25th Meeting of the Ramsar Standing Committee - Opening statements
|25th Meeting of the Ramsar Standing Committee|
Gland, Switzerland, 23 - 27 October 2000
|Agenda items 2 and 4|
Welcoming statements by the International Organization Partners
WWF (World Wide Fund for Nature) International
Dear Chairman, Standing Committee members, Partners and other observers.
On behalf of the WWF network I thank you for the opportunity to explain our contribution to the Ramsar process. Our common goal is to conserve the biodiversity of freshwater ecosystems and manage them wisely for the benefit of nature and people. WWF continues to make that commitment having supported the Ramsar Convention right from the start. Conservation of rivers, lakes, marshes and their catchment areas is an integral part of WWF's mission. Last year WWF spent between CHF 30-35 million on freshwater conservation projects in more than 70 countries. But this is just a ‘drop in the ocean’. Conservation and wise management of wetlands and rivers is a major challenge and cannot be done by organisations or governments acting alone. Global effort is needed to save fast-declining freshwater ecosystems.
WWF's Living Planet Index clearly shows that, we are losing freshwater species (and thus ecosystems) much faster than terrestrial and marine species. This has serious implications for people as well as for biodiversity. It is already clear that the freshwater crisis is real, not only in developing countries but in rich countries as well. Indiscriminate use of water coupled with climate change is already causing serious economic, social and ecological damage. This year floods and droughts have caused devastating effects in many parts of the world. In India for example, drought and floods hit hard within a matter of months. As you are aware, the conservation of wetlands and freshwater biodiversity needs to be more widely recognised for its critical role in addressing these threats and supporting social and economic development. The Ramsar Convention must increasingly play a leading part in this.
Living Waters Campaign
As most of you know, WWF launched its ‘Living Waters’ Campaign in May 1999 during the Ramsar COP-7 in Costa Rica. The choice to launch it there was clear to us. The Ramsar Convention is the key global instrument that governments can use in conserving and using freshwater resources sustainably. The campaign has two specific targets related to the strategic plan of Ramsar. One is aligned with the current thinking of wetland conservation - conserving river ecosystems as part of catchment management approaches. Working with partners, we are making significant progress in integrating biodiversity thinking into the management of five large rivers – the Mekong, Orinoco, Vistula, Niger and Yangtze. The other is to secure over 25 million ha of wetlands that are newly committed for conservation and sustainable use. Our efforts focus on large-scale designations (at least 500,000 ha/country) of new wetlands of International importance mainly in Africa, Latin America and Asia. Projects undertaken so far in 14 countries cover a total of about 15 million ha of wetlands of, which close to 10 million ha have already been committed. Some of you have contributed significantly to this success. The campaign is looking way beyond large scale designations by planting seeds for the logical following steps- preparation of management plans and ultimately actual implementation of these in the field. Regarding site designations we would like to request the countries that pledged sites at COP7 (398 sites) to fulfil their commitment by COP8 (since so far only 30 sites have been designated).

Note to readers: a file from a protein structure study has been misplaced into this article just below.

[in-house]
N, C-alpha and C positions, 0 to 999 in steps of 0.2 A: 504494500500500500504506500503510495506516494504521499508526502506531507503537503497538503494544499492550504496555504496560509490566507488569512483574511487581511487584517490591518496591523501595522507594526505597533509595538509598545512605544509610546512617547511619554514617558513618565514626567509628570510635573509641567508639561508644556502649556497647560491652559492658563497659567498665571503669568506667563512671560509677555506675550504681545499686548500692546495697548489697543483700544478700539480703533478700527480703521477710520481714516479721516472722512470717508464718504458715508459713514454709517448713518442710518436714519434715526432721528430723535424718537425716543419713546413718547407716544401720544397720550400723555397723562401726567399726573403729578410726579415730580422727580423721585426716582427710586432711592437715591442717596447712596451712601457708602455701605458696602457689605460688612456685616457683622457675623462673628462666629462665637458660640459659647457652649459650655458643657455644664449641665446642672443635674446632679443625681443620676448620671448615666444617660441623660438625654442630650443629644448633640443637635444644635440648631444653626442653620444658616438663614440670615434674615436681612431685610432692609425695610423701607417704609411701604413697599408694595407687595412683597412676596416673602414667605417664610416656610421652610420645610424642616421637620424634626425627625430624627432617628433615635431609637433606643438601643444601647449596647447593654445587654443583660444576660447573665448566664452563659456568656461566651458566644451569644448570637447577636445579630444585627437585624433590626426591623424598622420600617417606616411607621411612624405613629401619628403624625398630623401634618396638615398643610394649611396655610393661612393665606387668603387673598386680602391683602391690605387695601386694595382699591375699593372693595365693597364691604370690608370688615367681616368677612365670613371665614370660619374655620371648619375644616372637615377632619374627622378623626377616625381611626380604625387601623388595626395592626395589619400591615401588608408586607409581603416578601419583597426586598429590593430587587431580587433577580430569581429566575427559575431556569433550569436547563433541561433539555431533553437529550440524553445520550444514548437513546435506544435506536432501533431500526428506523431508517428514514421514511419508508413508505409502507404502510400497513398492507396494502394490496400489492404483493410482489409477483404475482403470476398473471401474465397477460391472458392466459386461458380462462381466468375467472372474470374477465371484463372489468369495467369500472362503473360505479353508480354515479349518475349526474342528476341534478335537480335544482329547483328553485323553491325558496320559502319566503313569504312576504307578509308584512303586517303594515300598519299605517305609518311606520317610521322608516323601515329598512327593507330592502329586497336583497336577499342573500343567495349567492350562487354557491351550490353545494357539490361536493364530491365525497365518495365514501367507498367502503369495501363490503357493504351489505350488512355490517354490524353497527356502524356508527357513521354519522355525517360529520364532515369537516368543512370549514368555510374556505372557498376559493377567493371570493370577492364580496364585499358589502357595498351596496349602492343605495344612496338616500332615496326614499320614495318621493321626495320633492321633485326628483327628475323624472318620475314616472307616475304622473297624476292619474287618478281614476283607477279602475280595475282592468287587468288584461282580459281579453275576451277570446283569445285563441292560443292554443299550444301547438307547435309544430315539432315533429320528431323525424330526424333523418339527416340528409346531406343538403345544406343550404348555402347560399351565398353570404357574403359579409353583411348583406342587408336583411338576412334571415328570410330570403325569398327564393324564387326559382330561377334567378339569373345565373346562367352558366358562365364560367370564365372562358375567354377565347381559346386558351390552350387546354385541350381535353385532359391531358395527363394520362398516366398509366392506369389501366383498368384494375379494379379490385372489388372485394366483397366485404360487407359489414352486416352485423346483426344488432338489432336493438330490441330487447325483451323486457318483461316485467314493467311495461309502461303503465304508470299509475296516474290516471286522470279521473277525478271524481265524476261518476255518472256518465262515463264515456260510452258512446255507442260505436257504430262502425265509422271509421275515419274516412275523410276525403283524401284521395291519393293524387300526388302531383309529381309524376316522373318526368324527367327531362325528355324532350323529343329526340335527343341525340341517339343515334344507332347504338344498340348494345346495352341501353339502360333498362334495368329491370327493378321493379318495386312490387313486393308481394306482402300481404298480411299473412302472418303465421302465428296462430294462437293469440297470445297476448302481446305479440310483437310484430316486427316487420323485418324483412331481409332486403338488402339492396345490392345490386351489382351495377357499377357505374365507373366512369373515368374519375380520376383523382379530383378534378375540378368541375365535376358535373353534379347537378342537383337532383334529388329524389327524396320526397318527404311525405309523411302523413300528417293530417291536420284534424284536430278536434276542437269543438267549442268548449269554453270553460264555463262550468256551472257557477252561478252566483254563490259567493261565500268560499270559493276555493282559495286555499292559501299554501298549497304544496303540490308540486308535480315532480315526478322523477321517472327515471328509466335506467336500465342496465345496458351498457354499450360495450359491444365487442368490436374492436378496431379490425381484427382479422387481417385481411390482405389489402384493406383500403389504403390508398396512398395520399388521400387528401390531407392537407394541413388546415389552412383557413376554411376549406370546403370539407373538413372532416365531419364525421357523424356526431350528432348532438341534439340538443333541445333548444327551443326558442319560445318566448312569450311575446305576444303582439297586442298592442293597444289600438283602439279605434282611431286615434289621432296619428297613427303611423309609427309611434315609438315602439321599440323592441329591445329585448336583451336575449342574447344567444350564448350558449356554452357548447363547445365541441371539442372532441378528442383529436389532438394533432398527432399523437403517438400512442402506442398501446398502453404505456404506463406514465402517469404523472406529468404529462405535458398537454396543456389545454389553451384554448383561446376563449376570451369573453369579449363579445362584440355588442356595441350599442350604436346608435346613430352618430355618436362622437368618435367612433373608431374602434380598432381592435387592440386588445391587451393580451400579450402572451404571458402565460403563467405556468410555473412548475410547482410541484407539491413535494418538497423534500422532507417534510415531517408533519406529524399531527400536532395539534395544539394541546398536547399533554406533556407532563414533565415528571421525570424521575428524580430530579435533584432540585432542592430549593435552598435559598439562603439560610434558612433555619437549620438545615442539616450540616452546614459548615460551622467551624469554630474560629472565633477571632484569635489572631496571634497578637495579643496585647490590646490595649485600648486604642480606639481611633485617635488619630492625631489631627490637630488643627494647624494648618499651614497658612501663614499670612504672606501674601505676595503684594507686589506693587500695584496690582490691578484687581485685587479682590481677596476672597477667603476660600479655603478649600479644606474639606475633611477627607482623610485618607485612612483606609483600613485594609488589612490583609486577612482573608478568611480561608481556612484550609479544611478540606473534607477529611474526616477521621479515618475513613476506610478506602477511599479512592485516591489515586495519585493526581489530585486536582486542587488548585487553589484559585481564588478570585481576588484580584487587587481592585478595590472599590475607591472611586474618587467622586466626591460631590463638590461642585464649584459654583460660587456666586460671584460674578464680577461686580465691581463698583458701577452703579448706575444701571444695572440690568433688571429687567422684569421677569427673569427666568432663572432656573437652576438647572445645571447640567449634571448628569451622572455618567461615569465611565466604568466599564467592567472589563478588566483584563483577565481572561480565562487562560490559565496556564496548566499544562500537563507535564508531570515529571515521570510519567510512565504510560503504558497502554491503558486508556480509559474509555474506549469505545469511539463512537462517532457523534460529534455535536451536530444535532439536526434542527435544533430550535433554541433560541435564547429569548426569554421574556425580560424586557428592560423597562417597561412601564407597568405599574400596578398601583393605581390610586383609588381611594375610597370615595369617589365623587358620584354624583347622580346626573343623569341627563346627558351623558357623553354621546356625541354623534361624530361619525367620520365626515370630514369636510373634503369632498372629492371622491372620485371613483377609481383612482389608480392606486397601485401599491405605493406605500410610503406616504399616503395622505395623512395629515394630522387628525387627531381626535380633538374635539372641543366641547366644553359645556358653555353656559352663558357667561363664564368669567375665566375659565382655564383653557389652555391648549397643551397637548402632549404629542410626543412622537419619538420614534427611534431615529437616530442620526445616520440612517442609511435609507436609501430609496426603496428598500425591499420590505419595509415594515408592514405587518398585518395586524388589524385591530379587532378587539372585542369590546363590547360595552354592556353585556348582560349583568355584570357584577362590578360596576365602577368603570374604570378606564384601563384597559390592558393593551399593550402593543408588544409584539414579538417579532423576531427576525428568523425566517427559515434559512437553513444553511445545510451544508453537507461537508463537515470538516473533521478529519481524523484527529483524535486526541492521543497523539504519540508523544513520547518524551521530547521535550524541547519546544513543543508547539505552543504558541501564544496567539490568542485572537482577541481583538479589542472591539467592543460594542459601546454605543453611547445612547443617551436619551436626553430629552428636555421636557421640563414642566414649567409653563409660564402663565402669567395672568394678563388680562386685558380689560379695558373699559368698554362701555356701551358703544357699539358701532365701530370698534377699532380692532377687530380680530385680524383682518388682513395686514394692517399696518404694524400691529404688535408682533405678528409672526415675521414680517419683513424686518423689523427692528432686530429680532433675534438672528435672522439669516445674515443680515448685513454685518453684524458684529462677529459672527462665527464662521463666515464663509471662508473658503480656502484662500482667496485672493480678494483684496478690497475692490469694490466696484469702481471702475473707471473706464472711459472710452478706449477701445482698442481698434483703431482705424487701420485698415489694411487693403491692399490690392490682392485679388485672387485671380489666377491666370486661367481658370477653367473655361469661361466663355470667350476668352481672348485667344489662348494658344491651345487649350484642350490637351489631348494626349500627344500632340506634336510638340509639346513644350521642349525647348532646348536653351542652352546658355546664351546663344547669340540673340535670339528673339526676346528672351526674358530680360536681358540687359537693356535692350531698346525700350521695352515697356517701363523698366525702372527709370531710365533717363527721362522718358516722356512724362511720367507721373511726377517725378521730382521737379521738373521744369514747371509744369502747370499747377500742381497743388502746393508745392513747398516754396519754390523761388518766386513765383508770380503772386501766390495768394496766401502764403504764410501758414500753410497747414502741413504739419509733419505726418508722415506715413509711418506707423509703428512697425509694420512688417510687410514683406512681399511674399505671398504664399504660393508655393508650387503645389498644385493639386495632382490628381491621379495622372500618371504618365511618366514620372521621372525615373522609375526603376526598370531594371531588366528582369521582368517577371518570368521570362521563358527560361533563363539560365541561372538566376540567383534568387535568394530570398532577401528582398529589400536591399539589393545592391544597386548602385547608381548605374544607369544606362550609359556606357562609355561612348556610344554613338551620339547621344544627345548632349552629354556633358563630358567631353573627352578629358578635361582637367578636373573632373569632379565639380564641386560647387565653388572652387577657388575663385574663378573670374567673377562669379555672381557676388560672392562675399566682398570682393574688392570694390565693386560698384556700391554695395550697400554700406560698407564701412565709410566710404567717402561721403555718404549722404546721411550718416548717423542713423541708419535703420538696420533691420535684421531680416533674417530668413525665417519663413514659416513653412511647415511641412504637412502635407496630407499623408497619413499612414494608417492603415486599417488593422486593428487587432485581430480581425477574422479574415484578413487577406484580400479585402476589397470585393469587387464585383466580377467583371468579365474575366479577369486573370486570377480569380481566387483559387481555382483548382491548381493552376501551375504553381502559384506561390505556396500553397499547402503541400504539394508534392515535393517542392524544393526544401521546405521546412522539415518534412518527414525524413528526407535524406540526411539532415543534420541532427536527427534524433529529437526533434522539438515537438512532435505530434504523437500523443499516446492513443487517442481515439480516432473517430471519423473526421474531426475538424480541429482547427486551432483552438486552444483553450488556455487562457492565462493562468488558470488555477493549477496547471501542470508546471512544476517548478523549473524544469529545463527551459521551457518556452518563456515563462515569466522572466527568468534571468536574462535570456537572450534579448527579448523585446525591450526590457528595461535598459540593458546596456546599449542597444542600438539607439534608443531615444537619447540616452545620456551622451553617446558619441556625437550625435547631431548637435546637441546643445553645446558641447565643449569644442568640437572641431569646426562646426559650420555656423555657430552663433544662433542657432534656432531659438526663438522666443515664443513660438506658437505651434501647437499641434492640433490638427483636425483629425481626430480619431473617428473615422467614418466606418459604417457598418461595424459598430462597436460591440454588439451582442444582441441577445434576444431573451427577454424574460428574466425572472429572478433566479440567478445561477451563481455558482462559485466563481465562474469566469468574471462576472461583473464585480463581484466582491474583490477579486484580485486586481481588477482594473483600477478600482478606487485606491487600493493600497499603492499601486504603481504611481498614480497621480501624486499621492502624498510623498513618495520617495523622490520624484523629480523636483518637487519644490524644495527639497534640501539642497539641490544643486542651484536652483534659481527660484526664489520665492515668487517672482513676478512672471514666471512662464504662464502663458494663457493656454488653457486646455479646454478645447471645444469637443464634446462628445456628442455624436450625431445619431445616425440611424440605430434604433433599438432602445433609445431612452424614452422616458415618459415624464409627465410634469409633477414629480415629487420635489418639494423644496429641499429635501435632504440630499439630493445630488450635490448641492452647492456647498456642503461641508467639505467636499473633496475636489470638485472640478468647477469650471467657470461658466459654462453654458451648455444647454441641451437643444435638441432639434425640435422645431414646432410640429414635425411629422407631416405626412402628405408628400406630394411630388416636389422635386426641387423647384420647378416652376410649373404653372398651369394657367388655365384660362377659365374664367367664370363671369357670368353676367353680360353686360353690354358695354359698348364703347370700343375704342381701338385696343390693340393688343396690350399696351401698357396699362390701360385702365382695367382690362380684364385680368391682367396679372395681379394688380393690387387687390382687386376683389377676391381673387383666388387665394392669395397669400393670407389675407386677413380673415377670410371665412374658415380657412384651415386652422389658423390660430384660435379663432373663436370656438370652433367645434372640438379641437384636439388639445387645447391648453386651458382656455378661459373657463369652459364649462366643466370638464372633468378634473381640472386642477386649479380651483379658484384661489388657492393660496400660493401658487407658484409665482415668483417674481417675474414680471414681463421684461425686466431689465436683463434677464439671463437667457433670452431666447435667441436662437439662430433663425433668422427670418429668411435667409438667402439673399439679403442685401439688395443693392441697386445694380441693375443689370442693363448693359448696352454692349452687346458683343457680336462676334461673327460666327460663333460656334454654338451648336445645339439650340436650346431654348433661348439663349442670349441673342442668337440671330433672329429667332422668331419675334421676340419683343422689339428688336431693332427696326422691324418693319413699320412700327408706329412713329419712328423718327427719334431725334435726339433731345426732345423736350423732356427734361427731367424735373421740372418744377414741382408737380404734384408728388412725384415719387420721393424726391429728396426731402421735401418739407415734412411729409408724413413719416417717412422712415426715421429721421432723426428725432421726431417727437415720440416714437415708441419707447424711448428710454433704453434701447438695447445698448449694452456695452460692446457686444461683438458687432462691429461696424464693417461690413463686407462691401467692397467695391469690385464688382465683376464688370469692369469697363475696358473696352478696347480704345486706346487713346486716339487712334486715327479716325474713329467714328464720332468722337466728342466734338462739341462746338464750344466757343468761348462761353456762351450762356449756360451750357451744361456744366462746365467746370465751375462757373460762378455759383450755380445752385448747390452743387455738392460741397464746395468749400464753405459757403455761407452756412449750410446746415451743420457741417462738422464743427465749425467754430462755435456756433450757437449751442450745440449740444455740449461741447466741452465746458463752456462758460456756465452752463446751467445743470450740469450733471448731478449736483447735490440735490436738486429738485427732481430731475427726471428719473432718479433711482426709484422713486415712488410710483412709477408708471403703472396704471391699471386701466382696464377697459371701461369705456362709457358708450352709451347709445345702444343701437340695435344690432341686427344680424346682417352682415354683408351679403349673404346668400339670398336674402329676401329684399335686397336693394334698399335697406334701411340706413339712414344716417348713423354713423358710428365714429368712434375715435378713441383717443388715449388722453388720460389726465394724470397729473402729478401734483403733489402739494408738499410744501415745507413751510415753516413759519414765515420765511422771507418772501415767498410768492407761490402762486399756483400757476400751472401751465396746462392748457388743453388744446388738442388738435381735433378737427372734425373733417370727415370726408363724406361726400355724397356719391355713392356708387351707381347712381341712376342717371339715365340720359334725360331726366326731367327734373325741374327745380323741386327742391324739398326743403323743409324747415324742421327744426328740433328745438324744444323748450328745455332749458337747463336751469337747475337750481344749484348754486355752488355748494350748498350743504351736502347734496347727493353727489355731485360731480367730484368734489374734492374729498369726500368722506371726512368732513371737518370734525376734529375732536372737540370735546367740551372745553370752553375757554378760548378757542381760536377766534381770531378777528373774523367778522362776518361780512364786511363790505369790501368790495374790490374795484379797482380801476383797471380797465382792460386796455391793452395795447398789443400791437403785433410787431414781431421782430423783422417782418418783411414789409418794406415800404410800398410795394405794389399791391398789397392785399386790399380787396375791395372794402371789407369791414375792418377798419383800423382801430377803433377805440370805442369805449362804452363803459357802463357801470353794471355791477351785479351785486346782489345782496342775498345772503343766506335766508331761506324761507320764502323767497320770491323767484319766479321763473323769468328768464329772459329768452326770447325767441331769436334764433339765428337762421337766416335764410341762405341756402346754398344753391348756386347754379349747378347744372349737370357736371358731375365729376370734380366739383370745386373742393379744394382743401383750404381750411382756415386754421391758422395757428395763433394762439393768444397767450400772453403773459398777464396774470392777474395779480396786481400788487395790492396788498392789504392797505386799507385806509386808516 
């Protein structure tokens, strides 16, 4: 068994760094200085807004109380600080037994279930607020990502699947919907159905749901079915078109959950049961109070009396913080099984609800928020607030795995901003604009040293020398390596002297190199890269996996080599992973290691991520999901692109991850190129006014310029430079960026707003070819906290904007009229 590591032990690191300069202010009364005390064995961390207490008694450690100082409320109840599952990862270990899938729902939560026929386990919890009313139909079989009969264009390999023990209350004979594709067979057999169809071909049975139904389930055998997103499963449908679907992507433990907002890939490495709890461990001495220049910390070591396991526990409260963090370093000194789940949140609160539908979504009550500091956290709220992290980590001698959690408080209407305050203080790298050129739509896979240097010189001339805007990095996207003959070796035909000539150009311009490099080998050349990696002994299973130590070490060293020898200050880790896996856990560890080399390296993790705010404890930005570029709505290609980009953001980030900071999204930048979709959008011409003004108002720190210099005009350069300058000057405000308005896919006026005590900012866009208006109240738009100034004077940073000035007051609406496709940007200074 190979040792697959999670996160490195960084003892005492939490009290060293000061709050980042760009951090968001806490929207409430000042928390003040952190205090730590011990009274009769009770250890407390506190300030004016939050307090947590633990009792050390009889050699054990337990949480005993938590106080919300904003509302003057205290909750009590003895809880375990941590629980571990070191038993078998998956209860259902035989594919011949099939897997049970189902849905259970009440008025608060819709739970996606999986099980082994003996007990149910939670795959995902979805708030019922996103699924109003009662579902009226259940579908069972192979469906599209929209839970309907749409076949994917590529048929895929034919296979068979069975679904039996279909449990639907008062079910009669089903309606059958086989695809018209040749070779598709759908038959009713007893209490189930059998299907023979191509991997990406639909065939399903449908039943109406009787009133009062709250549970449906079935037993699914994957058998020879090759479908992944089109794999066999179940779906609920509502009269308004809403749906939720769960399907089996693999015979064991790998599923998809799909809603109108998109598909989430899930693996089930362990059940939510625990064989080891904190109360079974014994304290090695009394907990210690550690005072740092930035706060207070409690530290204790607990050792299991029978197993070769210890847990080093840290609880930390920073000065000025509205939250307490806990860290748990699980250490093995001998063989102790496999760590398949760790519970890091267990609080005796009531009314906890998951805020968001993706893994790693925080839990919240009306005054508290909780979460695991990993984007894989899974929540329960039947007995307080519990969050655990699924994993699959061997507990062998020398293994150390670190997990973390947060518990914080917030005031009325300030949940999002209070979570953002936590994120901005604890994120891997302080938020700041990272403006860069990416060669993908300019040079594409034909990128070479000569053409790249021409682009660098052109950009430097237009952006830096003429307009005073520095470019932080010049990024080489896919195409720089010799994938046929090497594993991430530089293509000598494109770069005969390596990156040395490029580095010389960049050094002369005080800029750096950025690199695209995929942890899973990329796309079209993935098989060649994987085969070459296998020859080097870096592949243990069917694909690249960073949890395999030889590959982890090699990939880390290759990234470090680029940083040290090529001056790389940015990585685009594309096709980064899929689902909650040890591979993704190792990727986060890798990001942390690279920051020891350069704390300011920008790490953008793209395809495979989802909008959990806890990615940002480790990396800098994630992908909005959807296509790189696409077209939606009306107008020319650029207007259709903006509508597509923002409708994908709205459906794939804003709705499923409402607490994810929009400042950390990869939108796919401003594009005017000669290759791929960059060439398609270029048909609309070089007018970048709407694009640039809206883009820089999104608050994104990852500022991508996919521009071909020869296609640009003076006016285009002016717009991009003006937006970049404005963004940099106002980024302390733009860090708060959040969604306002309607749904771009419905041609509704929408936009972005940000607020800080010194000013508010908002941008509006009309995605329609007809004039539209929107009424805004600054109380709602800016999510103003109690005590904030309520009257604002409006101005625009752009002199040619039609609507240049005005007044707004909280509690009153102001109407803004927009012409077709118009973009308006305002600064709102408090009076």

Some recent highlights include:
- The 'Lake Chad Heads of State Summit' in July 2000- where member countries of the Lake Chad Basin committed to designate the entire lake as a transboundary Ramsar site ( 2.5 million ha)
- Danube Ministers establishing a 700,000 Ha ‘Green Corridor’ of wetlands and floodplains
- India, China and Cameroon committing more than 3 million Ha of protected wetlands on World Wetlands Day
- Colombia designating the Lake La Cocha and its "Paramo" (unique type of high altitude Andean wetland) in April 2000
These are your achievements. WWF is there to assist and in some cases provide financial support. Our Living Waters Campaign is only part of the total effort required. Major initiatives are needed at the regional, national and local levels. WWF is also active through its regional and national programmes.